Christmas Past and Present (a Sacred Time of Year)

a kiwi christmas scene
a kiwi christmas tree

As a child my Christmases were sun filled. Yuletide cards might have boasted snow and icicles but this wasn’t a reality for me. My reality involved holidays, beaches, bbq’s and mucking about in boats.

Hot long summers produced magnificent Pohutukawa flowers. To New Zealanders everywhere and through time these trees represent not just Christmas but lovely long lazy days. Ahhhhh bliss.

Then I moved to London and everything changed. I struggled to produce meaningful work after 3.30pm so dark and nightime-ish was it outside. The icicles and snow became a reality. As did the rain, never depicted on cards I can recall.

christmas a la Oxford Street (mrscarmichael)
christmas a la Oxford Street (mrscarmichael)

But there was something magical about a ‘real’ Christmas and I have embraced that magic ever since. More or less.

Carnaby Street decals (mrscarmichael)
Carnaby Street decals, 2013 (mrscarmichael)

In the West End on a solo shopping expedition recently I hunted among Soho’s little side streets for a café to reenergise without breaking the Liberty diminished bank balance.

Eschewing the Starbucks, Prêts and Costas I found a welcoming coffee house, Sacred that boasted a corner table with my name on it (well, you know what I mean).

Ever conscious of my increased proclivity for talking to strangers I said nothing on realising it was a fellow countrywoman who took my tuna melt and Americano order. Feeling proud of my restraint I sat, checked my cell, reread my shopping list and waited for my food.

This was my order number.

only the best ice cream on a stick in the whole wide world (mrscarmichael)
only the best ice cream on a stick in the whole wide world (mrscarmichael)

“Tuna melt and long black?” another young thing asked me.

Had I fallen down Alice’s rabbit hole? No one says ‘long black’ is this here neck of the woods. She too had a Kiwi accent.

I looked around carefully seeing for the first time Kiwiana everywhere. Maps, tikis, NZ flags, and this framed bus route from Wellington, my home town. It even includes the hood of my youth.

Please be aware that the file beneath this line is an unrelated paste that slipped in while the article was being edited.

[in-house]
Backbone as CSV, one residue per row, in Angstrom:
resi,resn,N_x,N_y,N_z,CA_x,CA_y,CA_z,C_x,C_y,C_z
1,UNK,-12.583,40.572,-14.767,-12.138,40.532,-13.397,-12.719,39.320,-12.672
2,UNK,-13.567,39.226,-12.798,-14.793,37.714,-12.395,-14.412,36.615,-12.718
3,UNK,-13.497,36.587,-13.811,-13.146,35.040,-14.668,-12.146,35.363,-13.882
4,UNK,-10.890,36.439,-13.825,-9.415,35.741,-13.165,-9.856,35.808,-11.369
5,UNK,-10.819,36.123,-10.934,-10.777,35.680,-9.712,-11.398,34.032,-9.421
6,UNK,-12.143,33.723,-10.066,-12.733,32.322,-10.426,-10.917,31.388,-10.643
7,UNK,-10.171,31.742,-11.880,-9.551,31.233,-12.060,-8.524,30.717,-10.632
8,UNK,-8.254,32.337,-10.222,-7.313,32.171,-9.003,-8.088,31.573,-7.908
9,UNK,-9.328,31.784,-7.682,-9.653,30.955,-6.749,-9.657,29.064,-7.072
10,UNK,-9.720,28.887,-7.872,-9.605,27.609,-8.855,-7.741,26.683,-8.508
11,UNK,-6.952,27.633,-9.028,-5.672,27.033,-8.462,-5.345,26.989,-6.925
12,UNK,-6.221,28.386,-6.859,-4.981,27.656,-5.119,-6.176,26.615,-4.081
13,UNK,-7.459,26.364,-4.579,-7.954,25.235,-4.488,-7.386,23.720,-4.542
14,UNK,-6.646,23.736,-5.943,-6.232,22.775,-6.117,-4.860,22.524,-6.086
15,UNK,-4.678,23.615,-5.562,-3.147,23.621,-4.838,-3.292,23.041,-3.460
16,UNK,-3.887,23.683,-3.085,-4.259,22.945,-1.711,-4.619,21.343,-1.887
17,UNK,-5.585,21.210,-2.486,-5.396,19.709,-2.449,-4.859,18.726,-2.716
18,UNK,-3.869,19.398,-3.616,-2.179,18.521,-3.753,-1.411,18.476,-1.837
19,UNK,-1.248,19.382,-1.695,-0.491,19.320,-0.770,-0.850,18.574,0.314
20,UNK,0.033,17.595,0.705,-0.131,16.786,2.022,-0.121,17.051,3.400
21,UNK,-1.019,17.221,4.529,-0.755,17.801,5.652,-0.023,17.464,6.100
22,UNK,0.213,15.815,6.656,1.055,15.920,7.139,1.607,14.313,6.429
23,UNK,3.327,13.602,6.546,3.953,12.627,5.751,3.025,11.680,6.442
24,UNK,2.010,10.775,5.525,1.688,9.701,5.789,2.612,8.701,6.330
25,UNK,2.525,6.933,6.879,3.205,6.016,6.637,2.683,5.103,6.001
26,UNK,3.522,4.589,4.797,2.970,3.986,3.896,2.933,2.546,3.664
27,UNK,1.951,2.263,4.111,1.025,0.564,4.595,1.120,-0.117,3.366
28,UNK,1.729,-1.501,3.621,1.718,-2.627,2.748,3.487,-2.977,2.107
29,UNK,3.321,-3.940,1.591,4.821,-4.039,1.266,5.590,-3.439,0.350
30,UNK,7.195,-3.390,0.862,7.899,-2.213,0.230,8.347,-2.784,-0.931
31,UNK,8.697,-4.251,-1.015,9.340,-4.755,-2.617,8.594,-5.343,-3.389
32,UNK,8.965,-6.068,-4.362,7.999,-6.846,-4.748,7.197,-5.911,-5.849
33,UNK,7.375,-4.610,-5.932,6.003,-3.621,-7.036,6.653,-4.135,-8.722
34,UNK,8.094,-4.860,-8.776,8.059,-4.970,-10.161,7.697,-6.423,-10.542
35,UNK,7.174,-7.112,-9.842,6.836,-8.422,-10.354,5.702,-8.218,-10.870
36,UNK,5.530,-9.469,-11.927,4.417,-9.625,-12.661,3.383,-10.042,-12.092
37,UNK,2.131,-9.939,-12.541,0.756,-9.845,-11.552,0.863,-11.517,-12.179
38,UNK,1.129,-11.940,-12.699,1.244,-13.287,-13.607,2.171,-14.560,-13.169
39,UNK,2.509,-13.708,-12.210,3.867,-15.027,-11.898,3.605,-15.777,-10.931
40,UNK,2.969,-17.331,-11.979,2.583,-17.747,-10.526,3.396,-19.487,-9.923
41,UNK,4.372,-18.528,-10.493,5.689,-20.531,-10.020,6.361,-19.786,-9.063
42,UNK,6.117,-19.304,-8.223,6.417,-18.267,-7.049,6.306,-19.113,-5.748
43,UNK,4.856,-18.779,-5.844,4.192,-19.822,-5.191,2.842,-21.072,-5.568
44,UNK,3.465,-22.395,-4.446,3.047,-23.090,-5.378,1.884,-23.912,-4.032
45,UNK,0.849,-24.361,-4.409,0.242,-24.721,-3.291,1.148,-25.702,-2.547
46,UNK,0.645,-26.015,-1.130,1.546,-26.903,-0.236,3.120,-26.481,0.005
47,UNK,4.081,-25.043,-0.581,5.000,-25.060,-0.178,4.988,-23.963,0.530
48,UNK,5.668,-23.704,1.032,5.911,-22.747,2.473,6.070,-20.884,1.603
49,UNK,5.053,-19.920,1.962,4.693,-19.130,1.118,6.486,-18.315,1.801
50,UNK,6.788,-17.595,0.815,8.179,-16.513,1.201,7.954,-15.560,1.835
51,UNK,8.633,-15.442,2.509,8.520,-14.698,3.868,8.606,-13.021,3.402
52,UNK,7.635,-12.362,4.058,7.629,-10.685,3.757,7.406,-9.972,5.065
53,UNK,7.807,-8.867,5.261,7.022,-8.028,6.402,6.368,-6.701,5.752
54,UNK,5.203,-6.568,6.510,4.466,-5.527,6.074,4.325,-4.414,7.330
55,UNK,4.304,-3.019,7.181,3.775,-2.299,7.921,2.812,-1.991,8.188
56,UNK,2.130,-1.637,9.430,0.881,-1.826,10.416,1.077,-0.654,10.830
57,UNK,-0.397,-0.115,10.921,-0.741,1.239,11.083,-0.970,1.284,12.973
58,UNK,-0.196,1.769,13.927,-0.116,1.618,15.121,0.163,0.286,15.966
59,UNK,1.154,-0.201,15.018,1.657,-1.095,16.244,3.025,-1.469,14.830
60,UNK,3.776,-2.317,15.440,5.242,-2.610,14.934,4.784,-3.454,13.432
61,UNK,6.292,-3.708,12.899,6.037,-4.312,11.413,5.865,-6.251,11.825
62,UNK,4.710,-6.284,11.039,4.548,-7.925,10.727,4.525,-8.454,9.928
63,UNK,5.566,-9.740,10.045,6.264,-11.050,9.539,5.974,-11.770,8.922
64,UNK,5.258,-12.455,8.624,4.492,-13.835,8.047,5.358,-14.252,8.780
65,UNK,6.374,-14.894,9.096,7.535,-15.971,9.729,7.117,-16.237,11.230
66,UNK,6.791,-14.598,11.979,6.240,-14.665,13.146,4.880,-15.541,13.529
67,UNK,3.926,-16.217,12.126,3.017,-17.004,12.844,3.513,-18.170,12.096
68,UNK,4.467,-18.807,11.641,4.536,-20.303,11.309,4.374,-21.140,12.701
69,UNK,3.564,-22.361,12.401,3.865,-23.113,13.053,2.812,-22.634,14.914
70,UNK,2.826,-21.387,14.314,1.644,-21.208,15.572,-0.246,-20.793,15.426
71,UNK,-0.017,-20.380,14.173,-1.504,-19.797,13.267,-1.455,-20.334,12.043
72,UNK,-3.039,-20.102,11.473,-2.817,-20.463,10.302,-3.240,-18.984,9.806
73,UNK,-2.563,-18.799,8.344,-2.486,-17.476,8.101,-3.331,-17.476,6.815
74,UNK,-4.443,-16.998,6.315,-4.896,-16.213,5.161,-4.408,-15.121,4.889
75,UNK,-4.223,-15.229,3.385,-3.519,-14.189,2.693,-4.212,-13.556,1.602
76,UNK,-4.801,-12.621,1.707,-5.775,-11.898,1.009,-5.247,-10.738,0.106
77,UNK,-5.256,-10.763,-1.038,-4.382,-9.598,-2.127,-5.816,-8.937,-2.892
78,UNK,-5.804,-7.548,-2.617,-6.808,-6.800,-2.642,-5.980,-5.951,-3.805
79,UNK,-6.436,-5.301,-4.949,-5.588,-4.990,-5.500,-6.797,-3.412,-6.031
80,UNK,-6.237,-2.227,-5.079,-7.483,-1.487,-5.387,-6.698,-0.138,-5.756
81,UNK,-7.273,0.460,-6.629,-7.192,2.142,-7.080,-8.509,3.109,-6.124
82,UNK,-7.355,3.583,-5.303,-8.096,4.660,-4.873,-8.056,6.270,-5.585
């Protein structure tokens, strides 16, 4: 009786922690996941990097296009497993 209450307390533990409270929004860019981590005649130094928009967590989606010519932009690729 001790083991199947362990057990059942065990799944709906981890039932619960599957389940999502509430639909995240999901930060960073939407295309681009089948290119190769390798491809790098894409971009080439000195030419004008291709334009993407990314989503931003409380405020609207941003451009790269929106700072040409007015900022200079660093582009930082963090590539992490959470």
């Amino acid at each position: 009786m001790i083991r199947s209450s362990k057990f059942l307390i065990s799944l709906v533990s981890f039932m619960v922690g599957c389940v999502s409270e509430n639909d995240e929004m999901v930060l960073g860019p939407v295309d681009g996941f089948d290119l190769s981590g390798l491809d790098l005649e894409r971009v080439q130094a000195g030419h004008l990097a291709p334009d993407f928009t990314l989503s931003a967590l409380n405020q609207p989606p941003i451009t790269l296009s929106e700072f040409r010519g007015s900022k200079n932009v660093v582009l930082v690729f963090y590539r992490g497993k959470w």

nostalgia central plus a paua shell (mrscarmichael)
nostalgia central plus a paua shell (mrscarmichael)

The long black was off the highest New Zealand barista standard, the vittles yummy and I plan a return visit to try the brie and cranberry panini which is, I am informed, festively topical and to die for.

As pleased as I bet Mary was to find that manger I am delighted to have fallen upon this café, a Kiwi oasis 12,000 miles from home.

Mere Kirihimete y’all.



35 thoughts on “Christmas Past and Present (a Sacred Time of Year)

  1. Isn’t it wonderful to find a little bit of home in a land far from home? It was all meant to be, it seems, to bring a bit of nostalgia and fond memories to your Yuletide season. Happy holidays! 🙂

  2. Ngā mihi o te Kirihimete me TeTau Hou to you Mrs Carmichael. Am looking forward to more humour and Carmichael adventures in 2014.

      1. Thanks; if the Big T gets the fishing kayak in time (and the weather co-operates) it could be a day on the water with some snapper for the barbie.

      2. Absolutely; the more the merrier! Actually, I’m envious of anyone who’s going to have a European Christmas. It always feels much more real in the middle of winter, and this year especially I’d like to be in England to enjoy my brother’s first christmas as a father. Oh well, next year maybe. In the meantime I’ll put another bottle of savvy in the fridge.

  3. One of those surreal situations where one is soaking up their surroundings leading to one observation…another… what?! Funny how life offers surprises at every turn. Have a lovely Xmas!

  4. Beautiful Mrs C! I love stories of synchronicity and serendipity. And thank you for your description and pics of Christmassy London – made me quite nostalgic having lived there for 2 years. Happy Christmas to you and yours!

  5. Serendipity Mrs C – or Karma. I love a long black and tuna melt too, wish I could have joined you there to have a chin-wag over north vs south Christmases. How restrained of you not to engage in conversation with the young ones – I’m afraid whenever I hear a Seth Efriken accent I have to enquire “where from”? My OH quivers in embarrassment. Although saying that when I first arrived back on these not so sunny shores many people thought I was a Kiwi! Not now though 😦

      1. I do everything I can to steer clear of shopping malls as a general rule. I go in and out of them like a commando; if I could rappel off the walls to leave them I would.

  6. Oh how lovely! What a great coincidence to find a little slice of home in cold old Britain. And I love the pictures of the Christmas decorations. December is usually a dreary month here, dank, dark, uninviting, and then the past few years it’s been freezing cold too. How anyone from the Southern hemisphere survives it, I’ll never know. You need a medal for sticking it out!

    Oh, btw, how about a trip to the William Morris Gallery for you and your friend? It’s free: My son of COURSE forgot to bring back his Secret London book, but I shall try to come up with ideas nevertheless!

      1. Oooh I hope it turns out to be good if you go – you must let me know! And you’re welcome. I’ll keep thinking of other possible places.

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